This entry brings to a close one of the longest periods of blog inactivity ever since I began this blog. What’s been keeping me so busy?
- Domestic selection (final stages). It’s been a long season of Regular Action, but we are finally beginning to see the Class of 2010 truly take shape. I can’t help but be excited.
- International selection. Choosing slightly more than 100 students out of more than 2500 super-qualified applicants is a daunting task. I’m excited about the choices we’ve made, while at the same time hopeful that the students we couldn’t find room for at MIT will have other great opportunities elsewhere.
- RSI selection. I am honored to be a part of the selection committee for the Research Science Institute, a summer program hosted by MIT and run by the Center for Excellence Education. RSI, which is free (except for the application fee), actually has a lower admission rate than the MIT freshman class. I don’t know when decisions will be released, but for those students who are not admitted, I hope you’ll still apply to MIT, since we have 1400 more admission spaces than RSI does.
- MITES selection (preliminary phases). I am also honored to participate in the selection committee for the Minority Introduction to Engineering & Science (free) summer program at MIT. And again, I don’t know when decisions will be released, but for those students who are not admitted, I hope you’ll still apply to MIT, as many students turned down for MITES are still very competitive for freshman admission.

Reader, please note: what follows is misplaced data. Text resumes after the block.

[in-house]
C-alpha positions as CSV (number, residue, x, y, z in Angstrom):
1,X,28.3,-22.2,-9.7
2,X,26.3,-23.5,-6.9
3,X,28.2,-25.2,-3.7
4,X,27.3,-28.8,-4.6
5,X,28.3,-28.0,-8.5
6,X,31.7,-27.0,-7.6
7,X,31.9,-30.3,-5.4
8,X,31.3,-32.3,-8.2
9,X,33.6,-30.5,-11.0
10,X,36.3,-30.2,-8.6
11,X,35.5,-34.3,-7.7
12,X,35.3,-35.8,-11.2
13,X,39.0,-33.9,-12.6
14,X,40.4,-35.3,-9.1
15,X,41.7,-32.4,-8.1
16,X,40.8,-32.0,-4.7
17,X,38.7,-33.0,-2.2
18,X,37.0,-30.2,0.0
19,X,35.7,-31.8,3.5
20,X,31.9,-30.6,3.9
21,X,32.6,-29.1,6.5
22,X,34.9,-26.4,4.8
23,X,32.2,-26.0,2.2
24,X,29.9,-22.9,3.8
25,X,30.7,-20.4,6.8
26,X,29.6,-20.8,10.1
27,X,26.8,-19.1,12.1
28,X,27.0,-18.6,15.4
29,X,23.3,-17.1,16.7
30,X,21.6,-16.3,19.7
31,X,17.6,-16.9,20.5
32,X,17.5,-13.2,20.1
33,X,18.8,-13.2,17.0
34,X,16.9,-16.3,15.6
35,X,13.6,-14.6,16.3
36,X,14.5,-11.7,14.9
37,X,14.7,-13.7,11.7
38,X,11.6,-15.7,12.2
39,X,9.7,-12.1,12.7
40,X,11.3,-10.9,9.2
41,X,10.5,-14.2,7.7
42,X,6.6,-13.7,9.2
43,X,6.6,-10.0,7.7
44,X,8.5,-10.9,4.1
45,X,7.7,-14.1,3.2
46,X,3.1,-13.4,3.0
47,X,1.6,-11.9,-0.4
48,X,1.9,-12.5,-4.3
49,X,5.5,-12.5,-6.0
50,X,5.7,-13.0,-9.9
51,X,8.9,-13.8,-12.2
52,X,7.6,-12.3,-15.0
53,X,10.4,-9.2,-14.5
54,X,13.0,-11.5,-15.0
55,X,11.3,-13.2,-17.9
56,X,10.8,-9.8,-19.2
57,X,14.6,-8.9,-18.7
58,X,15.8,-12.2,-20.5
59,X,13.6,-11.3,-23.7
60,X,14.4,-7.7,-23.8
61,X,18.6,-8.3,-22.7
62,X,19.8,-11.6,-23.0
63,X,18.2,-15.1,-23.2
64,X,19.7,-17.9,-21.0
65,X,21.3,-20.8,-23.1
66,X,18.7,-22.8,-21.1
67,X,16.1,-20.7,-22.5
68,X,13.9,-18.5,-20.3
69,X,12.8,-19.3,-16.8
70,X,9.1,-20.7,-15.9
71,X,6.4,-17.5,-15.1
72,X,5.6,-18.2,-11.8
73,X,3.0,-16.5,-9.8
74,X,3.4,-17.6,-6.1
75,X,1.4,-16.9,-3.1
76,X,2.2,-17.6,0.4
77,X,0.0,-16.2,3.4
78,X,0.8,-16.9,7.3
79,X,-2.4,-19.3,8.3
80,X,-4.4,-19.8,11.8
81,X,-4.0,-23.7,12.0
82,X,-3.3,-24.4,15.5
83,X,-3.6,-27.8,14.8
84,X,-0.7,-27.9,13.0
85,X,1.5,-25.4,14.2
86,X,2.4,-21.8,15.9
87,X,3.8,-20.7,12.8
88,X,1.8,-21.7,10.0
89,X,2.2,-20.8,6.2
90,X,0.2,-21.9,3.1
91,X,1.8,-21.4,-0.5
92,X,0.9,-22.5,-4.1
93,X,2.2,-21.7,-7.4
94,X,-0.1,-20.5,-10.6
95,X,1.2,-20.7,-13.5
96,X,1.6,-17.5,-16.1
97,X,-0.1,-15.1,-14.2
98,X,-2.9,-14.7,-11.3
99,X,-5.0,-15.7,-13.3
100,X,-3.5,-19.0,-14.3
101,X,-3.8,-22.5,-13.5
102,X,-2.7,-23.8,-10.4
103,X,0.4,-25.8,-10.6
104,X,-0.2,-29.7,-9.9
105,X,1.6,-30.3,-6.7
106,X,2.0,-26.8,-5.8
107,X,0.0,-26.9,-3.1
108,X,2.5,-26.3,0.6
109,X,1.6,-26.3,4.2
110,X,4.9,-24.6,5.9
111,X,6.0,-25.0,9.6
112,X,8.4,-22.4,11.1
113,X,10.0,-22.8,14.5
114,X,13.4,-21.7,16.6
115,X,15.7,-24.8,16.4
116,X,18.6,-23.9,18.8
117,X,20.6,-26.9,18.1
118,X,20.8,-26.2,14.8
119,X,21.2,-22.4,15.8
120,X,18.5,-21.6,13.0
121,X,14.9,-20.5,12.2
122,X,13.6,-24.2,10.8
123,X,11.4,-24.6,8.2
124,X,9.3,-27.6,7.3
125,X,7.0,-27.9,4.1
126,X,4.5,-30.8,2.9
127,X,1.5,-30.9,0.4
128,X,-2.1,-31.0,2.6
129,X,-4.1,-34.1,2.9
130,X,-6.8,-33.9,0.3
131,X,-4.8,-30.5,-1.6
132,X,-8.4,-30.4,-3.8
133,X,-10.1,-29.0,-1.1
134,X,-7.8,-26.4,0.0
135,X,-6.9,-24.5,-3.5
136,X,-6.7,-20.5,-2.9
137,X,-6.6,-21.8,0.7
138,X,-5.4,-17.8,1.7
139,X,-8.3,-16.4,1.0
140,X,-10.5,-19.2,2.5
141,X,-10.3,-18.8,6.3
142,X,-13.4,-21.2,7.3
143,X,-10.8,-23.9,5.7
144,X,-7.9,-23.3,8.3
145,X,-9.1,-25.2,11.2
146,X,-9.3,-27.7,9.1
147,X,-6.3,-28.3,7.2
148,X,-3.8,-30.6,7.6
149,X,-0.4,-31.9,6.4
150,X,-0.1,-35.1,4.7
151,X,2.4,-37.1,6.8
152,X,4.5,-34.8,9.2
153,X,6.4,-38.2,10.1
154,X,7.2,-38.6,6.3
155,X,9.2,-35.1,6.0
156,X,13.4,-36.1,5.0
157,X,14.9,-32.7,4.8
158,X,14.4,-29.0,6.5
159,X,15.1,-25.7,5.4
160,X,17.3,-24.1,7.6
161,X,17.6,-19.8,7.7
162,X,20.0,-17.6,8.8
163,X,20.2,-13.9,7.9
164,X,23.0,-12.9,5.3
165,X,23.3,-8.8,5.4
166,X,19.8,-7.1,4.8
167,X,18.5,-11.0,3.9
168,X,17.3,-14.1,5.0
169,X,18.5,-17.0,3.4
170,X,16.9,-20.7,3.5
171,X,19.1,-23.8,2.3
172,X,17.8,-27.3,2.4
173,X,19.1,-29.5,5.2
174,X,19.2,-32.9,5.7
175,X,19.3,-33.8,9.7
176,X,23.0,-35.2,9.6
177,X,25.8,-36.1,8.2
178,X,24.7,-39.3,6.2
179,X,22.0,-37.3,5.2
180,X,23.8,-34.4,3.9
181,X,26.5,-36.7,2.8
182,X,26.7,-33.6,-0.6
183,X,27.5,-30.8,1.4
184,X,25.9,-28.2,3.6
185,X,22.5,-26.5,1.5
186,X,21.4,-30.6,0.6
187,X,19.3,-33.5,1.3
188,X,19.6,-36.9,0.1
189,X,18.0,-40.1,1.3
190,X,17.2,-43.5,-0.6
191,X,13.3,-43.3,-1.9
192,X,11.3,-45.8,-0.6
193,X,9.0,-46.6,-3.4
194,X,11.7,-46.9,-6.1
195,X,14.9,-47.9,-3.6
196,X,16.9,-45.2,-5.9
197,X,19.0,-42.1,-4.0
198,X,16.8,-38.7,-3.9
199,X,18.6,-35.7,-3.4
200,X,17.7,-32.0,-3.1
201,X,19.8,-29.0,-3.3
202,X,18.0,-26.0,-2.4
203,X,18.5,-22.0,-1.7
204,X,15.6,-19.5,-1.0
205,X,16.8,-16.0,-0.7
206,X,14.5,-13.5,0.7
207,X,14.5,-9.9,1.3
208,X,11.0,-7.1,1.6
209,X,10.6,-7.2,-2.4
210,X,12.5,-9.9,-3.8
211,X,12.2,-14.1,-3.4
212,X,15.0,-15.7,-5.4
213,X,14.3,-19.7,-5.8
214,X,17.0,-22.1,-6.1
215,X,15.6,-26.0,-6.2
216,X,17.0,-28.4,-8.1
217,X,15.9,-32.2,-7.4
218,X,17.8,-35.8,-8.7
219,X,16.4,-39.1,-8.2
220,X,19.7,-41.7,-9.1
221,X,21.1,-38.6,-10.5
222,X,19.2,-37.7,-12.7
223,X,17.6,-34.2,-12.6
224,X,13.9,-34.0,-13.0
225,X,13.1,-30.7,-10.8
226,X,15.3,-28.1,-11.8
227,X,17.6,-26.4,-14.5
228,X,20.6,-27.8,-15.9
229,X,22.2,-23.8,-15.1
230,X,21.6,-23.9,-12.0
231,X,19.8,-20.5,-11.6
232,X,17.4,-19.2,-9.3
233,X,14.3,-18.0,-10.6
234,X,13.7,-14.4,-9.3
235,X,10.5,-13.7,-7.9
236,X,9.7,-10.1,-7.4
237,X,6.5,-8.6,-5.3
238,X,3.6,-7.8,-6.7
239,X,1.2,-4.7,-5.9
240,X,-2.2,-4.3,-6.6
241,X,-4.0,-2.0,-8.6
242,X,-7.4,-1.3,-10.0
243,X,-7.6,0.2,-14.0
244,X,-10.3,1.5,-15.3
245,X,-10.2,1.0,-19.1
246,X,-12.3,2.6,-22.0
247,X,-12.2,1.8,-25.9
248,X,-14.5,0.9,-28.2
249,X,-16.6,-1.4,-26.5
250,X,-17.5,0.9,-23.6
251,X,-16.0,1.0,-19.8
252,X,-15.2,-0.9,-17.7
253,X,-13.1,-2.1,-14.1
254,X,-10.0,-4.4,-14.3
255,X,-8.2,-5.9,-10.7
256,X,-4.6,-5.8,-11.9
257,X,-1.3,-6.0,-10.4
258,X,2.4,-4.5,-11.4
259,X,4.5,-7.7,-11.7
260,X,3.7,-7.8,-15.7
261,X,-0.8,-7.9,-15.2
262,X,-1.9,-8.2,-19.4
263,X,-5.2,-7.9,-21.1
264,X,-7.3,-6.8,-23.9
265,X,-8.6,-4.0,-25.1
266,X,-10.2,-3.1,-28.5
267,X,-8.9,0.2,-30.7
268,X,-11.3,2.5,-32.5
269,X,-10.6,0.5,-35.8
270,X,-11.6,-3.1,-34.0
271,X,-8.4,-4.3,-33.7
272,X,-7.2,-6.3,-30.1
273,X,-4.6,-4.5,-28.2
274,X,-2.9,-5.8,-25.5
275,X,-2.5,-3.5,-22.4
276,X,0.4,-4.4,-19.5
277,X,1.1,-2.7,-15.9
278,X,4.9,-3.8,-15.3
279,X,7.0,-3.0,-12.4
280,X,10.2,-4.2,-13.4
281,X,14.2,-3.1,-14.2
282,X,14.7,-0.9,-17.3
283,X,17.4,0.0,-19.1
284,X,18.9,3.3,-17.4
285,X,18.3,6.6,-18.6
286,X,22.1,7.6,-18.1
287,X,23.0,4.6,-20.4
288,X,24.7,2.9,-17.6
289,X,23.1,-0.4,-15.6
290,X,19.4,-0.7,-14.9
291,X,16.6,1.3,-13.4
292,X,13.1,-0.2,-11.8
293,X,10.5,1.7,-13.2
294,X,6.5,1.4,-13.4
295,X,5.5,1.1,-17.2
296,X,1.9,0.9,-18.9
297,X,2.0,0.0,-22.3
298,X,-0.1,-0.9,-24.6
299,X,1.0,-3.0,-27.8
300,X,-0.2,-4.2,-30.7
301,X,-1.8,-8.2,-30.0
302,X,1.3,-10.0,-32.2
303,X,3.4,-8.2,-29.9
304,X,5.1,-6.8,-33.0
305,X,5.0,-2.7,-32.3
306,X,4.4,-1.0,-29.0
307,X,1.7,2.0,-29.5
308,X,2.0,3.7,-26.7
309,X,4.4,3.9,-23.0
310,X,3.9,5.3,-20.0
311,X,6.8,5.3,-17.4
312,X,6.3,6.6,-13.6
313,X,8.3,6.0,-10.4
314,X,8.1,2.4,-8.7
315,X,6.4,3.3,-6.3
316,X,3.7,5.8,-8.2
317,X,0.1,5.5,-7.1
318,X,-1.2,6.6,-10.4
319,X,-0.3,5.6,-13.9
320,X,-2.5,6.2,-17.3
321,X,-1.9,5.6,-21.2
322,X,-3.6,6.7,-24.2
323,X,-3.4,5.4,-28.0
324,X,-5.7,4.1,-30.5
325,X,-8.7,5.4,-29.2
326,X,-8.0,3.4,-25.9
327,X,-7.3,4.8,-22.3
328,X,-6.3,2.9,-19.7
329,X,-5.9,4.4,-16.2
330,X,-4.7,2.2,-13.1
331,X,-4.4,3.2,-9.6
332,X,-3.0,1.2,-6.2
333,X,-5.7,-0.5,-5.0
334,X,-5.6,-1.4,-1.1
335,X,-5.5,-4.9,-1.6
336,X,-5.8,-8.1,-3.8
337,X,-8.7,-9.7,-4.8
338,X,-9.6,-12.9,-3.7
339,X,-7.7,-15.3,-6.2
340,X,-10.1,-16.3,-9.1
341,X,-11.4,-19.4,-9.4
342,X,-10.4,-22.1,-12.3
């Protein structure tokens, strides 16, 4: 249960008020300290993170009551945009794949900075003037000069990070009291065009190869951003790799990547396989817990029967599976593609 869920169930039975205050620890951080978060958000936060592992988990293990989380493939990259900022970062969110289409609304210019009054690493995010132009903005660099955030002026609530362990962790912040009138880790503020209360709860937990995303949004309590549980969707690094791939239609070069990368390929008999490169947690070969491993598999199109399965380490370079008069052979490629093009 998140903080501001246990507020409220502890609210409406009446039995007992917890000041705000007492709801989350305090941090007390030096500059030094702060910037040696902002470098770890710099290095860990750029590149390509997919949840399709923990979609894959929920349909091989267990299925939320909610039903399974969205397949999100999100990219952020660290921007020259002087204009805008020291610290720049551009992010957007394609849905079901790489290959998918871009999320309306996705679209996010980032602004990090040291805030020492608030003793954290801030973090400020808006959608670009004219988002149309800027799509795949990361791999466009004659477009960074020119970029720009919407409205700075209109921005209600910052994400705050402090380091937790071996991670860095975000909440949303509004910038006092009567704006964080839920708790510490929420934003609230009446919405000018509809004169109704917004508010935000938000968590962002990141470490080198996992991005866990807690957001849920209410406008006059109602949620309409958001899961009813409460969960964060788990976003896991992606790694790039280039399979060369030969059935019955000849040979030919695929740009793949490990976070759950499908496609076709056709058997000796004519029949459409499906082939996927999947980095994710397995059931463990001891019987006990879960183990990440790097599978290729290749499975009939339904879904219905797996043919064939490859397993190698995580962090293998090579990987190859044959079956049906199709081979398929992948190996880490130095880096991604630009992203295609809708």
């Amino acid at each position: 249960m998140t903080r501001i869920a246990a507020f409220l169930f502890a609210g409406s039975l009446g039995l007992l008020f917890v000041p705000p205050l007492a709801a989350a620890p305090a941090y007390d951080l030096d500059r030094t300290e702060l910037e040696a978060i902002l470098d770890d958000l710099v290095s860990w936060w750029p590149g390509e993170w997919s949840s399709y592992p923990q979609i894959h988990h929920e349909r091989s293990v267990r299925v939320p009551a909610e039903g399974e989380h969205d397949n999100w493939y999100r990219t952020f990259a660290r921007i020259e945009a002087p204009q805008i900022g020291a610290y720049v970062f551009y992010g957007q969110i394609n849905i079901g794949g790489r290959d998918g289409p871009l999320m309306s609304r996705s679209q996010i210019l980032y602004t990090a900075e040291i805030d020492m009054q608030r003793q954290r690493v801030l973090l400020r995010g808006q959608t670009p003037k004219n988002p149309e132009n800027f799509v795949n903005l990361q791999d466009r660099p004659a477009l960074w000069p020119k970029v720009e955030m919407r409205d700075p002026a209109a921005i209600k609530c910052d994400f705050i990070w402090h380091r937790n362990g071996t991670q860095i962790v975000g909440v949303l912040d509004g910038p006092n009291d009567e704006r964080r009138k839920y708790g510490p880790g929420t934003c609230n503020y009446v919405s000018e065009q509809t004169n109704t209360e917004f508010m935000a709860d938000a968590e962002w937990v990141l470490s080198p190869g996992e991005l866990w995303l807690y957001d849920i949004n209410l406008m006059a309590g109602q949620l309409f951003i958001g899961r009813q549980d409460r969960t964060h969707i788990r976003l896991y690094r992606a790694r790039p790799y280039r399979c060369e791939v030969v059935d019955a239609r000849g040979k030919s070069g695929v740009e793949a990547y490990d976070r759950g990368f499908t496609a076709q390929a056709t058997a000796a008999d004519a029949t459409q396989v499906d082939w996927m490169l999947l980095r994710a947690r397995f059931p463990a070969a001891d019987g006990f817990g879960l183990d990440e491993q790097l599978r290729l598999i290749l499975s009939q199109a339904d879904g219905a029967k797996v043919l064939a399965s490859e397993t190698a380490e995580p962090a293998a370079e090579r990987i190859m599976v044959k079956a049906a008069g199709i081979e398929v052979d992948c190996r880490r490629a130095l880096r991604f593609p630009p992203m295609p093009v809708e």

- Campus Preview Weekend preparation. CPW is just three weeks away! We’re planning a 4-day weekend for the Class of 2010 that will hopefully help admitted students determine whether or not MIT is the right fit. For those of you who are admitted this weekend, I hope you’ll sign up ASAP for CPW, which is April 6-9.
- Intel Science Talent Search. Each year I am fortunate to attend the banquet and celebration of the Intel Science Talent Search (STS), which is also referred to as the “junior Nobel Prize.” Previous STS winners include Prof. Eric Lander (my MIT freshman biology teacher, and this year’s CPW keynote speaker). One of the reasons I really like Intel STS is because it is a great celebration of science research and education, and we need more celebrations of excellence in these fields.And in this season of high anxiety over selective college admissions, I think it’s worth noting that this year’s STS winner, Shannon Babb, will attend Utah State University, and that last year’s winner, David Bauer, attends the City University of New York Honors College.